Researchers identify food additive that may prevent skin cancer

Posted on January 28, 2016 09:22 am

University of Arizona College of Pharmacy researchers have discovered that a compound found in the natural food additive annatto prevents the formation of cancer cells and skin damage from UV radiation in mice. According to Georg Wondrak, PhD, associate professor, and Donna Zhang, PhD, professor, both members of the University of Arizona Cancer Center, who published a study in Free Radical Biology and Medicine titled, “System Administration of the Apocarotenoid Bixin Protects Skin against Solar UV-Induced Damage through Activation of Nrf2.” Bixin is a bright reddish orange compound found in annatto, a natural condiment and food coloring derived from the seeds of the achiote fruit. Annatto, also known as achiote, has been a common ingredient in Latin American cooking since the pre-Columbian era.It is a seed once used by Mayans as body paint and today as an orange food coloring in cheddar cheese.Researchers believe it could prove useful in the fight against skin cancer.Annatto has been a source of lipstick, body makeup, and cooking ingredients for native Americans. Now it is used as a common food additive for things like cheese, butter and margarine.Bixin, may be valuable in the prevention and treatment of human skin cancers.Dr. Wondrak’s lab works to find small molecules, often in edible plants, that can prevent skin cancer.

Dr. Zhang is a leading expert on the Nrf2 transcription factor, which strengthens cells against exposure to carcinogens.Dr. Wondrak’s investigations occasionally identify a compound that activates the Nrf2 pathway, and he calls on Dr. Zhang to collaborate in determining whether the compound has cancer-preventive properties.In the recent study, mice injected with bixin and uninjected mice were exposed to UV radiation. The mice with the bixin injection experienced much less severe skin sun damage.Dr. Wondrak says this discovery is unique because bixin is a nutritional factor, not a sunscreen applied to the skin. It prevents UV skin damage from the inside out by inducing cells to make protective antioxidants and repair factors. The compound does not kill skin cancer cells, but prevents their forming in the first place. Drs. Wondrak and Zhang find this research especially compelling because it involves a commonly consumed food substance.From this research, the study authors note that Bixin actually reduces the risk of cancerous skin cells by preventing them from forming in the first place.The nutritional discovery works by preventing UV damage from the inside out by inducing cancer cells to make protective antioxidants and repair factors.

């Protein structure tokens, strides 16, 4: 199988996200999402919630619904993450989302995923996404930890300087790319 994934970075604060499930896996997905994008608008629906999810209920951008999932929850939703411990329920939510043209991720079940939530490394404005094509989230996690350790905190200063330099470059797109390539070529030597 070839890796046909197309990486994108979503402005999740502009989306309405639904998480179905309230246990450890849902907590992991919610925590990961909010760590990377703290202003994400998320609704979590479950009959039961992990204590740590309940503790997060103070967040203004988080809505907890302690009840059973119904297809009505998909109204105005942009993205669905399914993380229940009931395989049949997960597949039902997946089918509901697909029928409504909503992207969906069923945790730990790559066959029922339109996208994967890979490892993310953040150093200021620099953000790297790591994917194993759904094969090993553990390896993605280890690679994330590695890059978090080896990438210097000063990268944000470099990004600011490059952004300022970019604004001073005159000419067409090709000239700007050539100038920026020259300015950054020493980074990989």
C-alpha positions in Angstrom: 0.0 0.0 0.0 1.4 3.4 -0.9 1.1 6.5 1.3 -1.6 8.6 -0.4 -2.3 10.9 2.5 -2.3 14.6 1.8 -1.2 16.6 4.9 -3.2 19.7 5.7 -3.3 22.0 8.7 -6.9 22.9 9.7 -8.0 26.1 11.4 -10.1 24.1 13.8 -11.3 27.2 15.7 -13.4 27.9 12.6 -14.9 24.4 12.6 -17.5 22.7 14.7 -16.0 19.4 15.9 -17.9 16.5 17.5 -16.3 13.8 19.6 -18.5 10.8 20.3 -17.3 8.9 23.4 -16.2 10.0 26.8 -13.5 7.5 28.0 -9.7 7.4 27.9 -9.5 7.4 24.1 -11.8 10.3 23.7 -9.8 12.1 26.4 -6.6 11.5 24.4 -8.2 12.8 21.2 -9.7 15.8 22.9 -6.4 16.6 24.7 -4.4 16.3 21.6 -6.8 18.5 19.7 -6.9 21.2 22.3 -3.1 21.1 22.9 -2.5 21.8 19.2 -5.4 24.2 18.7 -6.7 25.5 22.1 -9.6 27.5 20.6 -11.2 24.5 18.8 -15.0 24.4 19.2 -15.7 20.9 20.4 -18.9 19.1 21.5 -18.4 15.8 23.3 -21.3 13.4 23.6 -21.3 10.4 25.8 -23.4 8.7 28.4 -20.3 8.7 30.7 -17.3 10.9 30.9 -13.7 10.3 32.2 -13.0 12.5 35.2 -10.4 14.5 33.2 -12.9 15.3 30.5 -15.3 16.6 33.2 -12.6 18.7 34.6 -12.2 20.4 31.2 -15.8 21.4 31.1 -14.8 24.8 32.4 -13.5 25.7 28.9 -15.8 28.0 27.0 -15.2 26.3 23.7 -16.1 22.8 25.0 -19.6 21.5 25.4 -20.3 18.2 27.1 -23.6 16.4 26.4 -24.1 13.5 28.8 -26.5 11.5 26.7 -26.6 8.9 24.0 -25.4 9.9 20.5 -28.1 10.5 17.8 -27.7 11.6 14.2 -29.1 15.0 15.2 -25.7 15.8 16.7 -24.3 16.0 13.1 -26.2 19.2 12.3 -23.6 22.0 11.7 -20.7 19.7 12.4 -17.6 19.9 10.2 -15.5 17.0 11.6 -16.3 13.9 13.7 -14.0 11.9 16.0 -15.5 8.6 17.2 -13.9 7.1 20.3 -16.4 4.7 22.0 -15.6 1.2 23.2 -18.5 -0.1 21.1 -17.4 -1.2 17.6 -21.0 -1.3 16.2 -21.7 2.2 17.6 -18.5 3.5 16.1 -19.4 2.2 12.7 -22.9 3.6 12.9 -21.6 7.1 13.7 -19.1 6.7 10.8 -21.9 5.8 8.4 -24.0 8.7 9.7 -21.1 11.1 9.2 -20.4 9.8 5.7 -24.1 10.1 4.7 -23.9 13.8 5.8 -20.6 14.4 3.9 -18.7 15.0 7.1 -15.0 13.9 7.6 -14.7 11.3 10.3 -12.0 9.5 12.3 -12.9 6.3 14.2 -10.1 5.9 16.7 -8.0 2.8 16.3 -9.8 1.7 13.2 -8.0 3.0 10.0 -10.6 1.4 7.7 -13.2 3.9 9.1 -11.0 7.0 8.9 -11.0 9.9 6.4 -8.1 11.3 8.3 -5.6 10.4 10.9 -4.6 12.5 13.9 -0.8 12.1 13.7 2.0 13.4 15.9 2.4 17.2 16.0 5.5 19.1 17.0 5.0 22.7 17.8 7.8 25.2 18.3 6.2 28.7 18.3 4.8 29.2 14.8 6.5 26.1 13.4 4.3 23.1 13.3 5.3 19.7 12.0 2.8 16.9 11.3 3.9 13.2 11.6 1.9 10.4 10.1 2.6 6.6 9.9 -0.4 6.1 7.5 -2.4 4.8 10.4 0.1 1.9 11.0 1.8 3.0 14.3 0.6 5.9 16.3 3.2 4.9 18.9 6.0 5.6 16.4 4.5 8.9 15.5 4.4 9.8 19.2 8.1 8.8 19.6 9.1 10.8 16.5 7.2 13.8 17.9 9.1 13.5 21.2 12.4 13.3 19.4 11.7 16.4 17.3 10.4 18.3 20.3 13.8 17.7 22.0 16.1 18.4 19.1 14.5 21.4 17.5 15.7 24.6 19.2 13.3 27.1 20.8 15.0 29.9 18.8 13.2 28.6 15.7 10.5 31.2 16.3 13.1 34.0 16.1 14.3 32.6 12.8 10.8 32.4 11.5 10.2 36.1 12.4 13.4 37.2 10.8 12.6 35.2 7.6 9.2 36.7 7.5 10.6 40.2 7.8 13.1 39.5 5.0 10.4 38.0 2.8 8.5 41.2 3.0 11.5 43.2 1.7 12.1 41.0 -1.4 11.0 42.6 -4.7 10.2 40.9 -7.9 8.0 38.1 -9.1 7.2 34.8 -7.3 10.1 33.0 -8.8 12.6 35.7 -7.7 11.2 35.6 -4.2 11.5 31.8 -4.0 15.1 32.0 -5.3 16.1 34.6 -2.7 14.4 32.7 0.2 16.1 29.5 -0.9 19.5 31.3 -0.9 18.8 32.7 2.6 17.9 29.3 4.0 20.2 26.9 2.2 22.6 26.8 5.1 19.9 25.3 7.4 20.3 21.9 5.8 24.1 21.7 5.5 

Scientists hope to find out whether Bixin could prevent UV skin damage like it did in humans. Since annatto is approved by the Food and Drug Administration(FDA) as a safe food additive, its use in future clinical trials is expected to require fewer rounds of testing. With continued research into bixin’s effects, scientists soon may know if foods with annatto can help prevent sun damage, photo-aging and cancer in humans.Seems good times are ahead of skin cancer patients as last week, a new drug was approved on the UK’s NHS for the treatment of advanced skin cancer after the National Institute for Health and Care Excellence (Nice) recommended nivolumab also known as Opdivo, a type of immunotherapy which stimulates the body’s immune system to fight cancer cells. Research has found that patients survive much longer on the drug than those given conventional chemotherapy.The one-year survival rate was 73 per cent for those on nivolumab compared with 42 per cent for chemotherapy.Nivolumab targets and blocks a protein called PD-1 on the surface of certain immune cells called T-cells. Blocking PD-1 activates T-cells to find and kill cancer cells. A different study found that patients with non-small cell lung cancer treated with nivolumab lived an average of 12.2 months, while patients treated with a chemotherapy drug lived an average of 9.4 months.

Contador Harrison